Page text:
The Yoga Of Getting? Or The Yoga of Giving Up?

How many of us -me included- go to India knowing or unknowingly because we want recognition, the stamp of the Ashtanga Yoga Research Institute, the authorization, the certification, the experience, the photos, the friendships, the chai, the dosa, the clothes, the rickshaws, the "getting"?

And what does it take to eventually either go or not go but with the yoga of "giving up"? With the knowing that life happens and it might or might not take us there. That life unfolds and all we can really do is act in the moment coming from the wisdom of being fully present. All other ideas are just words in our minds, thoughts, non-reality.

Consider a question posed to Maharaj by one of his students:

     Q: "I came to India in search of a Yoga teacher." 

     M: "What kind of Yoga do you want to practise, the Yoga of getting, or the Yoga of giving up?

     Q: "Don't they come to the same end"?

     M: "How can they? One enslaves, the other liberates. The motive matters supremely. Freedom comes through renunciation. All possession is bondage."

The one responding, Sri Nisagadatta Maharaj,  is the author of "I Am That" and current destroyer of my mental words.

Reading his lectures has put me in a state of constant questioning, not just of the intentions behind every action which is what I thought I learned from Sivananda and disciples, but even further, the actual validity of every thought, the actual existence.

Who is it indeed that is thinking/writing this post?  Is it coming from a place of wisdom? or is it coming from the yoga of getting? and who is it that crafts it, who if not the mind? the tricky mind that sent me unconscious in New York City a couple of weeks ago, the untrustworthy mind that leads me to believe in things that are just not real.

And even though I mentally understand his second answer: "freedom comes from renunciation..." and all that jazz,  I could very well follow up with a question of my own, how do I give up desires? I feel them! I want them, I like going to India, I enjoy it, how do I give it up? Lucky for me another student says:

     Q: "How am I to practice desirelessness?"

     M: "No need to practice. No need of any acts of renunciation, Just turn your mind away that is all. Desire is merely the fixation of the mind on an idea. Get it out of its groove by denying it attention. That is all."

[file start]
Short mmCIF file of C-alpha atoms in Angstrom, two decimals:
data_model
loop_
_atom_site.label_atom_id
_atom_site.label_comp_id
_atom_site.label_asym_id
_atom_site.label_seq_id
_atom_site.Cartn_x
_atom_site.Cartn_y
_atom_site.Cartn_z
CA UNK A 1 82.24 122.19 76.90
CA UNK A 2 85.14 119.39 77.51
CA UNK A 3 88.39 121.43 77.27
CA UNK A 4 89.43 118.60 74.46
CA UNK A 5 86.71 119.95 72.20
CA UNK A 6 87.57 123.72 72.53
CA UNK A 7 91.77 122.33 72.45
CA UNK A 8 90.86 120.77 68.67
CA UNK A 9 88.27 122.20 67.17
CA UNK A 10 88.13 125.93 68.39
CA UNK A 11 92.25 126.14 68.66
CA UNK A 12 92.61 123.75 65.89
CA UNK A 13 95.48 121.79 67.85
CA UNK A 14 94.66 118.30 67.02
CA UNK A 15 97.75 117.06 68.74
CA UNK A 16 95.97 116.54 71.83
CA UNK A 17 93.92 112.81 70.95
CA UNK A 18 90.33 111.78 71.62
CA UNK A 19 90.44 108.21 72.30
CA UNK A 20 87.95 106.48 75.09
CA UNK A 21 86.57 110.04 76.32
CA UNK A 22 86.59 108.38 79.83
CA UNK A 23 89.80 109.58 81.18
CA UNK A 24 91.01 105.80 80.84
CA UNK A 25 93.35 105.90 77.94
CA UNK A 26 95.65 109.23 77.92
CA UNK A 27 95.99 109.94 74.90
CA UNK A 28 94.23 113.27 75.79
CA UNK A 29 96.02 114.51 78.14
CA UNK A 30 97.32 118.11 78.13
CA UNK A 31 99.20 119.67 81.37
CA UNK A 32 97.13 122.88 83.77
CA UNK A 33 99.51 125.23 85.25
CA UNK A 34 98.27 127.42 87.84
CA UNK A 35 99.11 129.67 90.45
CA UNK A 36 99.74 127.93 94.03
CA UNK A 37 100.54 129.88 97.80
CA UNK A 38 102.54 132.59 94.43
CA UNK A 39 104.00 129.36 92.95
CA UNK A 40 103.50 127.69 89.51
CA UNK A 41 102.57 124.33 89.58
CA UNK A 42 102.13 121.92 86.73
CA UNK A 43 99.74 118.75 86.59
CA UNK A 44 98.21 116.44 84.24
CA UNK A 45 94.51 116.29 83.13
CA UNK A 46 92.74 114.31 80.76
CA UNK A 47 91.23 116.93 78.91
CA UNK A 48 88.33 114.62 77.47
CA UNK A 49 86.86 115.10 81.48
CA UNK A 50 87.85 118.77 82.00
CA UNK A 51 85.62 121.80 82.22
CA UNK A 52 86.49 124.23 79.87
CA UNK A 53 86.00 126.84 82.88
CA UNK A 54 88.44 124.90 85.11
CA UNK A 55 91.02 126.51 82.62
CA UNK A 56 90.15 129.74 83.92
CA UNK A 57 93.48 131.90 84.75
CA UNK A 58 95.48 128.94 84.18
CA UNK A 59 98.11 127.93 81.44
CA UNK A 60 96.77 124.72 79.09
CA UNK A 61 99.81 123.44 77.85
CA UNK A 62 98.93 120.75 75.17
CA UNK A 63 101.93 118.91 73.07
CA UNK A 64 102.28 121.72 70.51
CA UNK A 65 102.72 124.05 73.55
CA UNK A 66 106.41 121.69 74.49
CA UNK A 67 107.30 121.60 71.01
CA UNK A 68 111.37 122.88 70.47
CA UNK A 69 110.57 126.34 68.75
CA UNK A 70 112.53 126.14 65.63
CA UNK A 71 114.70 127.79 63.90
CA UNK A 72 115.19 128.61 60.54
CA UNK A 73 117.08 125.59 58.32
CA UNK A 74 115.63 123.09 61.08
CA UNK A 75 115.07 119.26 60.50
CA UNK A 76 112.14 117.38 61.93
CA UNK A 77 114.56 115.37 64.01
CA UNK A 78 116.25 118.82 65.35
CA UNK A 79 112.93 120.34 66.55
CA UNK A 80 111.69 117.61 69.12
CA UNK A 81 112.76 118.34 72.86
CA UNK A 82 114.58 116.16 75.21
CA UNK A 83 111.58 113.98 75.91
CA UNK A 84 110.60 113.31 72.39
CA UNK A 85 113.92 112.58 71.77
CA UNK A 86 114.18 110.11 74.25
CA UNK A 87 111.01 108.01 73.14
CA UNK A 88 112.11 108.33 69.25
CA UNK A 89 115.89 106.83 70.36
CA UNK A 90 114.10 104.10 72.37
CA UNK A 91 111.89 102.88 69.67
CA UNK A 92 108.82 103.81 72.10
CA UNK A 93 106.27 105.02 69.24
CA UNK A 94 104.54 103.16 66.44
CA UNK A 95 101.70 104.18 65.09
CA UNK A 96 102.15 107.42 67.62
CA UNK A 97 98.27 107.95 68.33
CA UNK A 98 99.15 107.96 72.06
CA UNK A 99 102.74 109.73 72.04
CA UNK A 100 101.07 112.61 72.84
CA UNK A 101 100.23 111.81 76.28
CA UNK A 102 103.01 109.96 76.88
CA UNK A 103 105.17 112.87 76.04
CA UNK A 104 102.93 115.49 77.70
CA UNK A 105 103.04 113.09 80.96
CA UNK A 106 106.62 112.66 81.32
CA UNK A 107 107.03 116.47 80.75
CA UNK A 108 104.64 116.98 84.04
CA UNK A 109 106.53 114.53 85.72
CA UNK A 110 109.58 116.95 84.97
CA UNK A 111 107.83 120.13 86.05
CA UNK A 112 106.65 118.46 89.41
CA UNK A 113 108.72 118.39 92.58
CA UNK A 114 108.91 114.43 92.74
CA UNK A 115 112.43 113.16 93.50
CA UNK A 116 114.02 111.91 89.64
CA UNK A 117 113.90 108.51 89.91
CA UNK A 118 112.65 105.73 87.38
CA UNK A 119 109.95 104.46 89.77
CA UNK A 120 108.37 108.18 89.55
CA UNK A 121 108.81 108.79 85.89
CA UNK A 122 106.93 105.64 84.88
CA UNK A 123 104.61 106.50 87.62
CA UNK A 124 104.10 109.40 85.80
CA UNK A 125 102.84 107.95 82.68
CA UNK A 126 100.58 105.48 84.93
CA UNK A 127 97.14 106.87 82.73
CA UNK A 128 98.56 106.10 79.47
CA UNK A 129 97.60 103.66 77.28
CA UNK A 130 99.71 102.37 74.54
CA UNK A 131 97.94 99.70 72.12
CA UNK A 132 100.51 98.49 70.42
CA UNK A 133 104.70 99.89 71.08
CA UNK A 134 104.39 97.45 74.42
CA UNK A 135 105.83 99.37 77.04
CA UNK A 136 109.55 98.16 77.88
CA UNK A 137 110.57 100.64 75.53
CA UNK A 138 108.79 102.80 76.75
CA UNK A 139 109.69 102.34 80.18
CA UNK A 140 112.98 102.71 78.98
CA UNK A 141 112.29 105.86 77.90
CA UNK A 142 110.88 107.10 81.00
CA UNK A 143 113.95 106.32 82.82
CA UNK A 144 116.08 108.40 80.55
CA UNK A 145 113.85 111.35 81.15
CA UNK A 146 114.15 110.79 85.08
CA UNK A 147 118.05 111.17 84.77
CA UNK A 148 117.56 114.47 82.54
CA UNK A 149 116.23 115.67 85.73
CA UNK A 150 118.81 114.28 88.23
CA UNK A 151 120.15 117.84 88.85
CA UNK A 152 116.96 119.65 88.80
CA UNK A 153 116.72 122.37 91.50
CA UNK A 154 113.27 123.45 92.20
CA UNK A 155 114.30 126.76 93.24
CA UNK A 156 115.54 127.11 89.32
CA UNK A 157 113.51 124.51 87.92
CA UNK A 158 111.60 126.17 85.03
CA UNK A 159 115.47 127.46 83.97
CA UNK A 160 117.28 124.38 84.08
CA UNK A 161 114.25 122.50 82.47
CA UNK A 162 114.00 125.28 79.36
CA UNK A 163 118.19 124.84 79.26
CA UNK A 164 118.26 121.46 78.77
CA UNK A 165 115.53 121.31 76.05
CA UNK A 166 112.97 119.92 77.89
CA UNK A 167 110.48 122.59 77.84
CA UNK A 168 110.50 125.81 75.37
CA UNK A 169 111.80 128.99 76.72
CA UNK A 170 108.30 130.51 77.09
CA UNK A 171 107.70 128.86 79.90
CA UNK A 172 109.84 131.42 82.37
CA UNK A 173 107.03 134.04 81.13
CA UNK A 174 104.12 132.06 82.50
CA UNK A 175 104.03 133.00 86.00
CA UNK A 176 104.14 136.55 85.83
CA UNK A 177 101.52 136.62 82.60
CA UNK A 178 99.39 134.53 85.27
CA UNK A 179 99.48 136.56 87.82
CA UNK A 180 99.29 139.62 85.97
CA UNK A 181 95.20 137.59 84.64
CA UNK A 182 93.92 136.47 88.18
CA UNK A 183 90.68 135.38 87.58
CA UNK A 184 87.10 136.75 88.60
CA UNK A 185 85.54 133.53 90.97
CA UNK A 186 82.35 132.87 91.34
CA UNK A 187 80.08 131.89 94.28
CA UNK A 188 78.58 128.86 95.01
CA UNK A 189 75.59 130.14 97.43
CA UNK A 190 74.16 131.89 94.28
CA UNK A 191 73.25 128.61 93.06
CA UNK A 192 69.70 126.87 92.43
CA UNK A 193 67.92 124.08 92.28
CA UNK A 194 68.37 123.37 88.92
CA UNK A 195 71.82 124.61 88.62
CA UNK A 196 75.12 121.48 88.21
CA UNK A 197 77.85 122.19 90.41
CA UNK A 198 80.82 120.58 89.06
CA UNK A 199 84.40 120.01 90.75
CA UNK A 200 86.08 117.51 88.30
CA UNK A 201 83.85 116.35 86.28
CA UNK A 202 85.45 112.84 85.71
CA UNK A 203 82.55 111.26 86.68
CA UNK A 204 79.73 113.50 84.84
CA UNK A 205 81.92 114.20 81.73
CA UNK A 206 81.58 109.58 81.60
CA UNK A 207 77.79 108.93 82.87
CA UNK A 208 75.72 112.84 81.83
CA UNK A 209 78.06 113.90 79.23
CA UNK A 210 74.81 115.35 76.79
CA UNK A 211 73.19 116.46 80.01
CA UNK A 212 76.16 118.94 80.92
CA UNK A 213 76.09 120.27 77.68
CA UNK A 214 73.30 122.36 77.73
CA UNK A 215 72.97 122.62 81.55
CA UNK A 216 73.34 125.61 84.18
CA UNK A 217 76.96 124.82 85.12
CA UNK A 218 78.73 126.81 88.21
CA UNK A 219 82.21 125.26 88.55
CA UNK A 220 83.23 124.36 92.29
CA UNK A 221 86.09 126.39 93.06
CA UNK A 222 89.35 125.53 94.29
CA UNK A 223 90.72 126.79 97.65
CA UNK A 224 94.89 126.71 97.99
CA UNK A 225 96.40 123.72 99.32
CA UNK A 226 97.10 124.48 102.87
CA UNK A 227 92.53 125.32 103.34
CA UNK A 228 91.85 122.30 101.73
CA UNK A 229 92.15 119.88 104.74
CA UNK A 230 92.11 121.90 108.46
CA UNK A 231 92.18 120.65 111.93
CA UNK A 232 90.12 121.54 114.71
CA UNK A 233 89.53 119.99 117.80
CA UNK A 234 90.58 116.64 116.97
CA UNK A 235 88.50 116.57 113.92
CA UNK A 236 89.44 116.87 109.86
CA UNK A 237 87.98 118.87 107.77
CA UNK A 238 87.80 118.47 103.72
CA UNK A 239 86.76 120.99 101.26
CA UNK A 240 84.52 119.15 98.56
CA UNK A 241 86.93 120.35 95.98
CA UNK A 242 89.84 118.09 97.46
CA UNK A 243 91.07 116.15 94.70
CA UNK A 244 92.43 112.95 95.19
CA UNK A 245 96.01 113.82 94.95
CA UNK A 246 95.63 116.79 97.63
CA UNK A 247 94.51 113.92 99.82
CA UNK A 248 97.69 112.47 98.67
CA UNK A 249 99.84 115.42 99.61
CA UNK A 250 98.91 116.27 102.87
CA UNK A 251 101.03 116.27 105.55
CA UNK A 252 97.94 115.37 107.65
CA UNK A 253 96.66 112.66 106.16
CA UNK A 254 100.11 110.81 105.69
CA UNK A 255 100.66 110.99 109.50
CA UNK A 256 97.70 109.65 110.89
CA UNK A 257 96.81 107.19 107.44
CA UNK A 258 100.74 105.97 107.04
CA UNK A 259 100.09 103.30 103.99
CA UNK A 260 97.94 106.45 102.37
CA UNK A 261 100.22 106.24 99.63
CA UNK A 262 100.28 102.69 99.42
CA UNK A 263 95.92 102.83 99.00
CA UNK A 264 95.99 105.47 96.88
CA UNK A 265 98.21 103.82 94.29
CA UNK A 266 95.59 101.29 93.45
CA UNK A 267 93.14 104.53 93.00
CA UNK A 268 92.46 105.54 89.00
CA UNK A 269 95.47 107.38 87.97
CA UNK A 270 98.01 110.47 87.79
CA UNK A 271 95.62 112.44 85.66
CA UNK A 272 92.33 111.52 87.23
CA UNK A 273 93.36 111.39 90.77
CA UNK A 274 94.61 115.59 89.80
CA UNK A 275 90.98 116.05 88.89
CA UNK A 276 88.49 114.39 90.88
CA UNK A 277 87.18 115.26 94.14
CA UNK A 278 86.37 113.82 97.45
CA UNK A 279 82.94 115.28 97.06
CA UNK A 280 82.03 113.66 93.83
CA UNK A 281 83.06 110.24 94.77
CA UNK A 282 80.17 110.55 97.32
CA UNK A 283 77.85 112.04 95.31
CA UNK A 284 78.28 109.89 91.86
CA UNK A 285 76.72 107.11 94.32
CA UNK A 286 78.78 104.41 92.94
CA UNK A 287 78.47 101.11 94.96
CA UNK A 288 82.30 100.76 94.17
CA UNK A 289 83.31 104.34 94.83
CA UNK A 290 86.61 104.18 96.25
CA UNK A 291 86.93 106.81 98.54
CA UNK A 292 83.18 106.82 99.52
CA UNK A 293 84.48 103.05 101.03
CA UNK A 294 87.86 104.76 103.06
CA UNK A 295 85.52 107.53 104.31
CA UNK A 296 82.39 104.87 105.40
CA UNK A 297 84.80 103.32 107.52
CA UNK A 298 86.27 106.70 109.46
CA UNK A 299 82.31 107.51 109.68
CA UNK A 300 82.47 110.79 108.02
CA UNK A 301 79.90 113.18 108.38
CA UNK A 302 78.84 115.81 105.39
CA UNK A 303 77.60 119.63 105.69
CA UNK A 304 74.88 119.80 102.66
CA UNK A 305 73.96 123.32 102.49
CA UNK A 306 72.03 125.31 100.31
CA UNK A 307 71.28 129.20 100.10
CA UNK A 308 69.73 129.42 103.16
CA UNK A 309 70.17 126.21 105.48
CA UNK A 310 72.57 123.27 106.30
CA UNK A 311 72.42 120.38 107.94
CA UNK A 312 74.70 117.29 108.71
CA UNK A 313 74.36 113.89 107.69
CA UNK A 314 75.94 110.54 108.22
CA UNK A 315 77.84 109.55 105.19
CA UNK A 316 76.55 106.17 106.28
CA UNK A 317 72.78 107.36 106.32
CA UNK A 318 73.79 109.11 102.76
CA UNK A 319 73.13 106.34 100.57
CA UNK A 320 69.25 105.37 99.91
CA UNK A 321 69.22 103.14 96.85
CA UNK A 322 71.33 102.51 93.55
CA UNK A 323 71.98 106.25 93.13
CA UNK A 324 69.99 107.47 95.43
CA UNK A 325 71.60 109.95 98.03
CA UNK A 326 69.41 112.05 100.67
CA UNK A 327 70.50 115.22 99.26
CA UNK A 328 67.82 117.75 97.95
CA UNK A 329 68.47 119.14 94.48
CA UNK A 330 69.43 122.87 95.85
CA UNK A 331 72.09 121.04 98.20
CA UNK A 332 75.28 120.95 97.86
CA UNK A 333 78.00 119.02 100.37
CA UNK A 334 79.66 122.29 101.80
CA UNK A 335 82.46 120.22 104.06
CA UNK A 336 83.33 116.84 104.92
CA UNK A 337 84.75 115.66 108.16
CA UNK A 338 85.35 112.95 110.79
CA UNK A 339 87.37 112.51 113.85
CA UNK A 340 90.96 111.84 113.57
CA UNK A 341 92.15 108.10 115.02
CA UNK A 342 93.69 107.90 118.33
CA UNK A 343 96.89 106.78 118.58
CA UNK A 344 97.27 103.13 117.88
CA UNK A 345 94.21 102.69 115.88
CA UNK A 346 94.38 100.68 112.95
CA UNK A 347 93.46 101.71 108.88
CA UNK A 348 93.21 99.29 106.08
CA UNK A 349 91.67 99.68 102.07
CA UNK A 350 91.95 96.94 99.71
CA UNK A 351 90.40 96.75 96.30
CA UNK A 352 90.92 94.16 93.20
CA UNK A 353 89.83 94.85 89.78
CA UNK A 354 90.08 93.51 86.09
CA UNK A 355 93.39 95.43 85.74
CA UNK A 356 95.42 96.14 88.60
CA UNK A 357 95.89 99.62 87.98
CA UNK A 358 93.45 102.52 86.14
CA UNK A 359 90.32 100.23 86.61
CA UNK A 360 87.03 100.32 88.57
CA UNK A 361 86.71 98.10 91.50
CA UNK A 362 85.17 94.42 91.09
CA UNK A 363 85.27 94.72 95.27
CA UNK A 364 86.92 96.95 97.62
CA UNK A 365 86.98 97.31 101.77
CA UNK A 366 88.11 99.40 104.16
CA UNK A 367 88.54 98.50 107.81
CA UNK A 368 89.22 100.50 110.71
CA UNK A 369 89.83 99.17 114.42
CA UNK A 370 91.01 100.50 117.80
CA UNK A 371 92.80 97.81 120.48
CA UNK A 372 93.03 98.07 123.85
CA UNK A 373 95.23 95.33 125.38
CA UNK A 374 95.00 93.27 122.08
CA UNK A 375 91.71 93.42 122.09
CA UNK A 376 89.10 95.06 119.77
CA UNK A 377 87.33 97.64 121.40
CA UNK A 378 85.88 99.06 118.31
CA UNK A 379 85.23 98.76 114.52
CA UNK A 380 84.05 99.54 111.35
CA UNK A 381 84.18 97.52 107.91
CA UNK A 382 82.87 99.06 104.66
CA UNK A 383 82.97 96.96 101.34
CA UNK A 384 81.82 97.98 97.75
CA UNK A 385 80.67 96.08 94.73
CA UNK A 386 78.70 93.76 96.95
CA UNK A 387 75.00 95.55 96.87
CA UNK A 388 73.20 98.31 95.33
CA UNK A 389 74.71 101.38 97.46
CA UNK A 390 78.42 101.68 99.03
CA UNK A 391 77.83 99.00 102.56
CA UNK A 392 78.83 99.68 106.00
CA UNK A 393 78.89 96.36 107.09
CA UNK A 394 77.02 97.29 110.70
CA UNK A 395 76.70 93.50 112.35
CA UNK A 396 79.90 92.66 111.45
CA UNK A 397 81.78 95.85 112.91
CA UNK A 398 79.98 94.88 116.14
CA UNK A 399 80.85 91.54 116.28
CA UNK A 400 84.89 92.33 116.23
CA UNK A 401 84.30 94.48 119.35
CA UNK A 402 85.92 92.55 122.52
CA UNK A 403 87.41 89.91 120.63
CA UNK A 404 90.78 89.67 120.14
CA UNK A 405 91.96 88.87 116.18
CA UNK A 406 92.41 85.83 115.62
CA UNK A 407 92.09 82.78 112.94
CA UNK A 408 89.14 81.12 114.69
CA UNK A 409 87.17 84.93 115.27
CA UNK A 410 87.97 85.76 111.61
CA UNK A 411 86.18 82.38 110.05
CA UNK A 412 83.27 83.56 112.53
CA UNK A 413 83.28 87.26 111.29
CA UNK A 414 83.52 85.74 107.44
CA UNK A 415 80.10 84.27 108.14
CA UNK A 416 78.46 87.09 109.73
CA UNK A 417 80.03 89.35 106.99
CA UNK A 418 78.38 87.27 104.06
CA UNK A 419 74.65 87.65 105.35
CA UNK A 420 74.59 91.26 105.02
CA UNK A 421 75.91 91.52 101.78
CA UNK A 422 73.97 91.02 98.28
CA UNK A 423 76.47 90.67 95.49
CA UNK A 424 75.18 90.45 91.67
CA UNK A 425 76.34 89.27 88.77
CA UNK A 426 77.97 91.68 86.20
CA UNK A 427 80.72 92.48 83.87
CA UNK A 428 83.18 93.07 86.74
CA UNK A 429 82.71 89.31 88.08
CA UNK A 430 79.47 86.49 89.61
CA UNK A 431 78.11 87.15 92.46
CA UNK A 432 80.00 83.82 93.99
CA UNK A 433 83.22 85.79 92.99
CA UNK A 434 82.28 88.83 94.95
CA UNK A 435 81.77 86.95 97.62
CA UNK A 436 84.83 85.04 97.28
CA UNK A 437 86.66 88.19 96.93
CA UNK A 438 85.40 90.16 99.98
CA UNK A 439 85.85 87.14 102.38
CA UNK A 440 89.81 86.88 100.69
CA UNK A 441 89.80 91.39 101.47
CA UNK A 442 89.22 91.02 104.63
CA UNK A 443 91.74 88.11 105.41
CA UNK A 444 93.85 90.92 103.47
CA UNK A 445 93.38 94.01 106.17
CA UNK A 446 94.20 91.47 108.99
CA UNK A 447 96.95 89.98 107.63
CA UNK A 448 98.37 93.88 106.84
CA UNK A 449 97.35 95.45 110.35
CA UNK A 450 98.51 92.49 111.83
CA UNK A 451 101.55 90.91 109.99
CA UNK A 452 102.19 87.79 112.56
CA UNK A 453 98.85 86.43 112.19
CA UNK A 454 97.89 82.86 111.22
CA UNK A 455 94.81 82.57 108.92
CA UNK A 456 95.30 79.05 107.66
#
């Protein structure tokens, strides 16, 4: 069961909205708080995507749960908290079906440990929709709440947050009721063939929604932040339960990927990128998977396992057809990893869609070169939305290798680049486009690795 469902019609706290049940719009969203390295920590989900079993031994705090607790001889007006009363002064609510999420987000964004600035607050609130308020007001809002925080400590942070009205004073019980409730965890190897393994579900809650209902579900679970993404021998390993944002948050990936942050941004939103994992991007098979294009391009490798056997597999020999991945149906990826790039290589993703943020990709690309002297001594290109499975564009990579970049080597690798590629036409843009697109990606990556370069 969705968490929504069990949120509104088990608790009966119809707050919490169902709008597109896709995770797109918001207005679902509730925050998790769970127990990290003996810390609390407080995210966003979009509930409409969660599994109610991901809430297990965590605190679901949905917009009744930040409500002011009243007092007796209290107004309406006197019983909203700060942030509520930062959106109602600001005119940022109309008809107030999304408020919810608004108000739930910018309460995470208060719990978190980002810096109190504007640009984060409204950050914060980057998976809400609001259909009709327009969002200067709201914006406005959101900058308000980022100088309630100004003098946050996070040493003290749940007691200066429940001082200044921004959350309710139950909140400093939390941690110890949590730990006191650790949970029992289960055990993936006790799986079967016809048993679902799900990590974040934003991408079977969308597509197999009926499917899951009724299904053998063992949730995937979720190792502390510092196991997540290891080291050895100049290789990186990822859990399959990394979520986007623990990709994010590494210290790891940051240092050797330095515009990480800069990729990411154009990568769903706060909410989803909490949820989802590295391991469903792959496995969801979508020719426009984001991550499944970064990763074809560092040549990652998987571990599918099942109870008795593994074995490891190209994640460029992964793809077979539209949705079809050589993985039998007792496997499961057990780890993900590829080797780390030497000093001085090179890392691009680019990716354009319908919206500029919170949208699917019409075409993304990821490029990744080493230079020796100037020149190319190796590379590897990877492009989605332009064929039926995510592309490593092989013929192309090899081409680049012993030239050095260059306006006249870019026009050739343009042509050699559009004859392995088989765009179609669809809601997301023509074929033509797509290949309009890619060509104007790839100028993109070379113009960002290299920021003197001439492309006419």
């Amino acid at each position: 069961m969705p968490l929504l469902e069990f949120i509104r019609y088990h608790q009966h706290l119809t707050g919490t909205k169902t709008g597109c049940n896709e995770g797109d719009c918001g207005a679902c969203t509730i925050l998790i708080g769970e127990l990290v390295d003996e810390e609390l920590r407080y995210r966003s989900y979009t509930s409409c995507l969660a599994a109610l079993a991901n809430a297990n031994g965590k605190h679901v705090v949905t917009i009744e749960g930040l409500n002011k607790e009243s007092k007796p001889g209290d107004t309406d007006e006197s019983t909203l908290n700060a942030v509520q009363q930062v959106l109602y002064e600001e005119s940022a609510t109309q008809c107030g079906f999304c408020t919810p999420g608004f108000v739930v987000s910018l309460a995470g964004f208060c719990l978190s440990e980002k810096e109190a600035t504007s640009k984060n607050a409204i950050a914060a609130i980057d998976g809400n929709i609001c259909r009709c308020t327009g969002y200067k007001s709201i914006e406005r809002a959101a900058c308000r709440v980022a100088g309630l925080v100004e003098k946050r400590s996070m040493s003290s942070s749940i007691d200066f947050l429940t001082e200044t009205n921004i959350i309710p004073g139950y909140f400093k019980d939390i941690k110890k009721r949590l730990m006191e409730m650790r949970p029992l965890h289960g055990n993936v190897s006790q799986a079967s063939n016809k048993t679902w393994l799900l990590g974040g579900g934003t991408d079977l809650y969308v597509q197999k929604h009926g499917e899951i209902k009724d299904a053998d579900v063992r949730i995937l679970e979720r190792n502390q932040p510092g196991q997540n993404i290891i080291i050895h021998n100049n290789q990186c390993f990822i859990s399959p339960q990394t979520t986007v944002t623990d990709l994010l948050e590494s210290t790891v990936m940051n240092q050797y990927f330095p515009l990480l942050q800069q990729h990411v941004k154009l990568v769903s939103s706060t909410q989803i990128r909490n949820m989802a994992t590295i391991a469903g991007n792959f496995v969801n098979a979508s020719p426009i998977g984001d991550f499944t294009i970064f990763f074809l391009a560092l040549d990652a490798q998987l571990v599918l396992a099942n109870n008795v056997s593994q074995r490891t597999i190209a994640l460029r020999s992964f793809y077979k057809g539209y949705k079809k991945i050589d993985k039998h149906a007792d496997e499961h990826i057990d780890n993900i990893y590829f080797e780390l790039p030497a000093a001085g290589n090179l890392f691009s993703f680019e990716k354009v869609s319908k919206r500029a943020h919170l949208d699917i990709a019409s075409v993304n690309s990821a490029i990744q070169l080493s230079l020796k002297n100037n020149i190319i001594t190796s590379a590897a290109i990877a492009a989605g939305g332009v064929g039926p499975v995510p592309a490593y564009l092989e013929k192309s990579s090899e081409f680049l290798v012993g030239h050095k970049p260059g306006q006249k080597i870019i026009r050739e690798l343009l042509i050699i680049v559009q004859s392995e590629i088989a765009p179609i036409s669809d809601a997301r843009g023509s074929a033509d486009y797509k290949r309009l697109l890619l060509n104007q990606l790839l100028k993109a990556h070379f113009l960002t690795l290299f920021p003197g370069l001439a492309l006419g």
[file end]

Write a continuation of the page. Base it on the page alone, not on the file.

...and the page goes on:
And then, if it really is that simple, why is it that so many lineage-backed, serious yoga traditions have so many complicated, elaborated practices, so much to learn.  I am lucky again, someone else asks:

     Q: "Yet I do not understand why the various Gurus insist on prescribing complicated and difficult sadhanas (practices). Don't they know better?"

     M: "It is not what you do, but what you stop doing that matters. The people who begin their sadhana are so feverish and restless that they have to be very busy to keep themselves on the track. An absorbing routine is good for them.
    After some time they quieten down and turn away from effort. In peace and silence the skin of the "I" dissolves and the inner and the outer become one. The real sadhana is effortless."

The best analogy I have read in the book has to do with how all that we think as real happens in a screen. This screen is about a mile away, in front of us, the screen includes our bodies and desires and "needs, demands, to get this and that".  

The further away from the screen, the closer to the silent witness that watches things arise and die, without any reaction, the closer to peace, and the happier we are. The closer to truth. The closer to the real Self.


  1. Claudia

    I knew before itself that the book "I am That" ,a collections of talks with Nisarga Datta Maharaj will create lot of Bomb shell in you .It is a healthy bombshell and I am sure it will help you develop more clarity in due course . The problem is not in any yoga practice but "in our motives" for practice .

  2. you knew it! and yes totally, it is the motive that gets you... and even further who is having the motive anyway? Good to hear from you Krishna

  3. i read this book years ago. maharaj's approach is an interesting one.

    1. hi anon, yes I only got to it these days, and it is proving very effective in getting me to see things differently :-)


Note: Only a member of this blog may post a comment.